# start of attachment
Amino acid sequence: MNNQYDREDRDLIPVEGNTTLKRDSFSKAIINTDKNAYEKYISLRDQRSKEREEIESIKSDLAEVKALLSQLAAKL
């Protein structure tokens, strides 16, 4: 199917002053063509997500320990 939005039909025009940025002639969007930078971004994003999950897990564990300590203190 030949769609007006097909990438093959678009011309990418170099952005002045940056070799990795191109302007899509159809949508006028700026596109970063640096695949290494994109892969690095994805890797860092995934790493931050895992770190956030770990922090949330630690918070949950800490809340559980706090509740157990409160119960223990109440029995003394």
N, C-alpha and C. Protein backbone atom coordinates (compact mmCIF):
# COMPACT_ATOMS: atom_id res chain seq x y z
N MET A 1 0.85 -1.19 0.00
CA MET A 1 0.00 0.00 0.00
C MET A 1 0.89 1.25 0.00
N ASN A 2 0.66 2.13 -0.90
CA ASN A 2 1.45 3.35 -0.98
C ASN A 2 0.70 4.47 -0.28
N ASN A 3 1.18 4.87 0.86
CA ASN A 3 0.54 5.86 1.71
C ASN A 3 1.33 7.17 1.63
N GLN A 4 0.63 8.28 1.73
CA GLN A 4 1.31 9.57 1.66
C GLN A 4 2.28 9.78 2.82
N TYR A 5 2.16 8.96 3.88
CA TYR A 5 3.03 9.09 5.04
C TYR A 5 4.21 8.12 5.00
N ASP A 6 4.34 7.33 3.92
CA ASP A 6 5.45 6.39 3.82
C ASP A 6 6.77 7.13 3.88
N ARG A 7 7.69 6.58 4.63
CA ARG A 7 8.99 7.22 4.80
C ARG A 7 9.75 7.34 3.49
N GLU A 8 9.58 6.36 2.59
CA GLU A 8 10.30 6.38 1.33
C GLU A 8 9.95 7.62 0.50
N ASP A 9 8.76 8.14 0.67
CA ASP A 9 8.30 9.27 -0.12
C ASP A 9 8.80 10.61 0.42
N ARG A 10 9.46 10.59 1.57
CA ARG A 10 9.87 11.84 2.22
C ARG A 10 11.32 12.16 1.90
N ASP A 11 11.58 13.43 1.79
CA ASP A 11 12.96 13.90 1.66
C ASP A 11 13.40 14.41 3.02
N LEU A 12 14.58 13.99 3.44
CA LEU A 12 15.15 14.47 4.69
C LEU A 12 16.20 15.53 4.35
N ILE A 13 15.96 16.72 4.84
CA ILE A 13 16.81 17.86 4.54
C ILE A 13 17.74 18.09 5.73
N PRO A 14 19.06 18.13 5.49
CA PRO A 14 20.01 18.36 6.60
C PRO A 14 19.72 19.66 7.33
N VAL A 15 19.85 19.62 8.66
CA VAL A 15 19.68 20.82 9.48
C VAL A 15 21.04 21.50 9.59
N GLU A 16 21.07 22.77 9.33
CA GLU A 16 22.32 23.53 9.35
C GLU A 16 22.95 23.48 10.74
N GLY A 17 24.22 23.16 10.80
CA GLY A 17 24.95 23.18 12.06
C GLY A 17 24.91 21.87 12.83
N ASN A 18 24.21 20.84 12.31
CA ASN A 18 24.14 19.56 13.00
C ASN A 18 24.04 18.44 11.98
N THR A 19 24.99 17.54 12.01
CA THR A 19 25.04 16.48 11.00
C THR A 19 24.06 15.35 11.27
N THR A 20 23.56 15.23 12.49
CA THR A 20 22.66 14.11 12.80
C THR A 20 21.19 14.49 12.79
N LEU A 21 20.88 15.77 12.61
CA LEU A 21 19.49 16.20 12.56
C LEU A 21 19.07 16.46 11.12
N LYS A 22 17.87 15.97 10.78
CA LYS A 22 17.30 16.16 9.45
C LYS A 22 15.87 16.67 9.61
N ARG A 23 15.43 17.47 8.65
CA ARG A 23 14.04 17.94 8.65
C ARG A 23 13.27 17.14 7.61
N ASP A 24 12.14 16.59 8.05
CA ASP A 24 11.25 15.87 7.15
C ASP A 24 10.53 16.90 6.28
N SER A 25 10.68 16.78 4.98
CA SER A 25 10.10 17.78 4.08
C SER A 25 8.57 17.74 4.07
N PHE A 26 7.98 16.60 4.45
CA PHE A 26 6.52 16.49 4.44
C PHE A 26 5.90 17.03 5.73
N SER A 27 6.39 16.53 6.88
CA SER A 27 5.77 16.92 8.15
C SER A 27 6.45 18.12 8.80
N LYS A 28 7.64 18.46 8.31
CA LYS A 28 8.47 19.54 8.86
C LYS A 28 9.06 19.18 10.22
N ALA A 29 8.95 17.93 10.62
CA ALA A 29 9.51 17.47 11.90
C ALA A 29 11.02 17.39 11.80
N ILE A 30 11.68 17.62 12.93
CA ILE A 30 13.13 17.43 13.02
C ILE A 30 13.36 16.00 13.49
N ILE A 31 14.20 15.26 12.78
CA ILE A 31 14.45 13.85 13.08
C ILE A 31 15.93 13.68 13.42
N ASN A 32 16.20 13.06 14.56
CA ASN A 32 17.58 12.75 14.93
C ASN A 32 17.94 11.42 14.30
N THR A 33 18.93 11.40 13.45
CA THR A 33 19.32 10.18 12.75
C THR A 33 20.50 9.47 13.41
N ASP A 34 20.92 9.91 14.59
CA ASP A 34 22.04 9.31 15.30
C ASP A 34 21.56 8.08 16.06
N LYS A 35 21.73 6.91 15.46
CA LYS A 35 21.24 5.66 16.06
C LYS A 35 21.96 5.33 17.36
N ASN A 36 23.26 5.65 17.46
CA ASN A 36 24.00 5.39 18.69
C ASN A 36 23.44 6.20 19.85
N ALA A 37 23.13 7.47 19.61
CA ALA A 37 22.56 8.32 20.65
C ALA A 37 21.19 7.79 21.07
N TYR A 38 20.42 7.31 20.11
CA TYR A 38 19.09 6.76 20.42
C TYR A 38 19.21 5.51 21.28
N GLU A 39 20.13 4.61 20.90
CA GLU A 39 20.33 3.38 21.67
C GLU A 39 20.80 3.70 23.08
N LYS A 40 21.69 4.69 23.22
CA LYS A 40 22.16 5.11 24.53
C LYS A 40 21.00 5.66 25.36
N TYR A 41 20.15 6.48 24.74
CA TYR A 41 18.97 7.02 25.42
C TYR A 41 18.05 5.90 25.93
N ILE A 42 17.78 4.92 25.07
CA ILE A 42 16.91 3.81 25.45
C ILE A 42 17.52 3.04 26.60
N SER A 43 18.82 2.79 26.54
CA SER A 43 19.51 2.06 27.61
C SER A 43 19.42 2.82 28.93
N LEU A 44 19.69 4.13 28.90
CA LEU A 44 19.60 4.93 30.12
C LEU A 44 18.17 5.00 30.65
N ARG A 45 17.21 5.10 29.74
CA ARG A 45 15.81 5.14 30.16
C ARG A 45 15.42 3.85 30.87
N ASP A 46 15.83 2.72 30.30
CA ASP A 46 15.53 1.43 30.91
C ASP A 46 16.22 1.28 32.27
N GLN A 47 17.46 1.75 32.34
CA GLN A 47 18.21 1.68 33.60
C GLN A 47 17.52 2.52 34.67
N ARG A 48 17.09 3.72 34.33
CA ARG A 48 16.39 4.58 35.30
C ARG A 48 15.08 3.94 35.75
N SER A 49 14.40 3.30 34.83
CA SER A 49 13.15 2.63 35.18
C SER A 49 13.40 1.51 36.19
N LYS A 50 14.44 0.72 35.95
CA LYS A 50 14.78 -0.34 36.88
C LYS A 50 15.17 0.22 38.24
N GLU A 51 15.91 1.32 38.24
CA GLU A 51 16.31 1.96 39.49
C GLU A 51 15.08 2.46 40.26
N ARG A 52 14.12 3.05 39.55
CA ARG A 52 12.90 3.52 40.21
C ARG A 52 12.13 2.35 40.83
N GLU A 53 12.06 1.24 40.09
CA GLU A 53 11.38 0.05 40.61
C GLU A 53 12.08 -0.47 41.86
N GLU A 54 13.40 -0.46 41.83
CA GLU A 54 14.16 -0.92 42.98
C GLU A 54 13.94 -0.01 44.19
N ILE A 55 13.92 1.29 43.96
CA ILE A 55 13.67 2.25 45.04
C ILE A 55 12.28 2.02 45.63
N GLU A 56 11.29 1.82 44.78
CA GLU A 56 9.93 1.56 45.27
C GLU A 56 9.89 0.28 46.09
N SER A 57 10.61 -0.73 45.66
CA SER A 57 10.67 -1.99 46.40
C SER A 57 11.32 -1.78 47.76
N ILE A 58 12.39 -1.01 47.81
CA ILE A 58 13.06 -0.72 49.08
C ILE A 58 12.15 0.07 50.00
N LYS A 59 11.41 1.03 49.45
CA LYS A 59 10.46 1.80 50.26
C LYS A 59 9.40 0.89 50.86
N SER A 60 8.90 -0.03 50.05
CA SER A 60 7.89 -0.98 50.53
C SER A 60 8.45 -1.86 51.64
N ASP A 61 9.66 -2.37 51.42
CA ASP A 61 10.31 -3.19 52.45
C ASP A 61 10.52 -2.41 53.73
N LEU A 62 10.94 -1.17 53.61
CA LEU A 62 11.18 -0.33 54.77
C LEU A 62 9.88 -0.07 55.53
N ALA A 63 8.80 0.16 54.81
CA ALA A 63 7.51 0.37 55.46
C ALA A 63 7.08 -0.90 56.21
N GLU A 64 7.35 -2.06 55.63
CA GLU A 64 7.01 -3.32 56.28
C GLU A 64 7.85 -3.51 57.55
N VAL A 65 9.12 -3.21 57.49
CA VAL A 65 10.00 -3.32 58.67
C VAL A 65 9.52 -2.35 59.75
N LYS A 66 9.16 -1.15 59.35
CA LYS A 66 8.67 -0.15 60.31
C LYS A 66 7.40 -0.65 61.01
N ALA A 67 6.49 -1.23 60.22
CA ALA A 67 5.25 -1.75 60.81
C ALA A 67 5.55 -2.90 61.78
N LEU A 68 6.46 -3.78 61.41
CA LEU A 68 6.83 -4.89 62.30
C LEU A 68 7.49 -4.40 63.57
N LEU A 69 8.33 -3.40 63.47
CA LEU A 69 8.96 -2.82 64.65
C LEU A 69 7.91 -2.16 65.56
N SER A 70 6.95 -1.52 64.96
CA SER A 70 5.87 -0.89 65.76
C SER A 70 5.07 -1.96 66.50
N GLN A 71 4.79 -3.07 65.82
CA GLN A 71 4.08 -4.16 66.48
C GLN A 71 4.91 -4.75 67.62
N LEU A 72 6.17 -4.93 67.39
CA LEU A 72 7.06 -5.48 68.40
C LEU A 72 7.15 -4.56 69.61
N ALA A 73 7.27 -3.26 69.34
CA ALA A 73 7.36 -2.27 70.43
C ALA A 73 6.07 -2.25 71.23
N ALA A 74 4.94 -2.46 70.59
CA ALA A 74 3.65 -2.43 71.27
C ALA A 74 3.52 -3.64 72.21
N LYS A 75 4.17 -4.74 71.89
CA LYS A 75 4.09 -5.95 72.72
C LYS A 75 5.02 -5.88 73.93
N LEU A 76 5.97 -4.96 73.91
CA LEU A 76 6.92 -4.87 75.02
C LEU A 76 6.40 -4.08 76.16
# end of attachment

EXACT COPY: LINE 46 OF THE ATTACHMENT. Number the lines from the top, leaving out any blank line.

C PRO A 14 19.72 19.66 7.33